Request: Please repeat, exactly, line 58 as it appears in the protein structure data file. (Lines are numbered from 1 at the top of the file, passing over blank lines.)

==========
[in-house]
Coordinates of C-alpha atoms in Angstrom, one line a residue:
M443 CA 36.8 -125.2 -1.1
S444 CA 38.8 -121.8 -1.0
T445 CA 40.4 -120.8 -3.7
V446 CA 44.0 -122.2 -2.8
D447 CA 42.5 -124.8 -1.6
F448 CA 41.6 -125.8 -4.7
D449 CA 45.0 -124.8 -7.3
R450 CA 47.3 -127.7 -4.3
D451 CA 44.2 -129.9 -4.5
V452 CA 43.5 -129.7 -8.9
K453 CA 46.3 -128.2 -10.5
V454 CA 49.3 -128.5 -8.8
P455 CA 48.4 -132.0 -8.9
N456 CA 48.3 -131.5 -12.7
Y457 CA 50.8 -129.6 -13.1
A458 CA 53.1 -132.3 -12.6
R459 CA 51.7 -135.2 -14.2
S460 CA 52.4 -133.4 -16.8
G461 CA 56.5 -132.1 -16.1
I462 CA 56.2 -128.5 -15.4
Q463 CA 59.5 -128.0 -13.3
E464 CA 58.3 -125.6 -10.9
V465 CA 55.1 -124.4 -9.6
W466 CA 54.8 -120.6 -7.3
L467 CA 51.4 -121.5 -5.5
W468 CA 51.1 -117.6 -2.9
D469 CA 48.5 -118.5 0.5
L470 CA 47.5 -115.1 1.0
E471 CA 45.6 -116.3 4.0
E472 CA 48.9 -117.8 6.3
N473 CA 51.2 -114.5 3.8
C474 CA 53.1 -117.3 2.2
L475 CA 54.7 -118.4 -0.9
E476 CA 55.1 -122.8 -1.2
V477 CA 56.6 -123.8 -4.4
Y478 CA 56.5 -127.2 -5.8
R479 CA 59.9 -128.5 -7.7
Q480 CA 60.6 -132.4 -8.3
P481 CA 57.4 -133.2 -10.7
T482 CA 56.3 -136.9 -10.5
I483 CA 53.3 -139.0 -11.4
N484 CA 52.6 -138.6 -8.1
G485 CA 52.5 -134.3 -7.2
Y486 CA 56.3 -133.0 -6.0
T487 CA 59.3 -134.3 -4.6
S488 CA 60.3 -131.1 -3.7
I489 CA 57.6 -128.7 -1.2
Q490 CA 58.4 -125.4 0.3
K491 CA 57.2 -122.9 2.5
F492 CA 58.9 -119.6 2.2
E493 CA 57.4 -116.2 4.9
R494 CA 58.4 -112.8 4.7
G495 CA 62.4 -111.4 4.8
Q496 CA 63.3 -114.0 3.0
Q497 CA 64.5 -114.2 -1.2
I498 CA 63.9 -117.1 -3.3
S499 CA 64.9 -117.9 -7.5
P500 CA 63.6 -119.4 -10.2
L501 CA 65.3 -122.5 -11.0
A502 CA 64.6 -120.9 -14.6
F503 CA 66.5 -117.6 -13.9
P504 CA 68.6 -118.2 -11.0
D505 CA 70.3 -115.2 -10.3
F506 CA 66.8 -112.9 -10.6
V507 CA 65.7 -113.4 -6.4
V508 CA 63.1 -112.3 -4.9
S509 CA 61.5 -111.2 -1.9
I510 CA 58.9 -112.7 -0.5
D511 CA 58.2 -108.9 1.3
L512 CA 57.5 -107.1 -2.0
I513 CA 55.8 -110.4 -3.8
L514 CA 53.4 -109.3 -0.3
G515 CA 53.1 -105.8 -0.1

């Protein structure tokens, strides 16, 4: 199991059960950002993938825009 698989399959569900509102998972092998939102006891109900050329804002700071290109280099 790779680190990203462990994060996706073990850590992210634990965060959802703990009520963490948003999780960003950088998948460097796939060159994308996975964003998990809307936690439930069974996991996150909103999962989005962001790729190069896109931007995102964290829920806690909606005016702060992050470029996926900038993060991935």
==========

I498 CA 63.9 -117.1 -3.3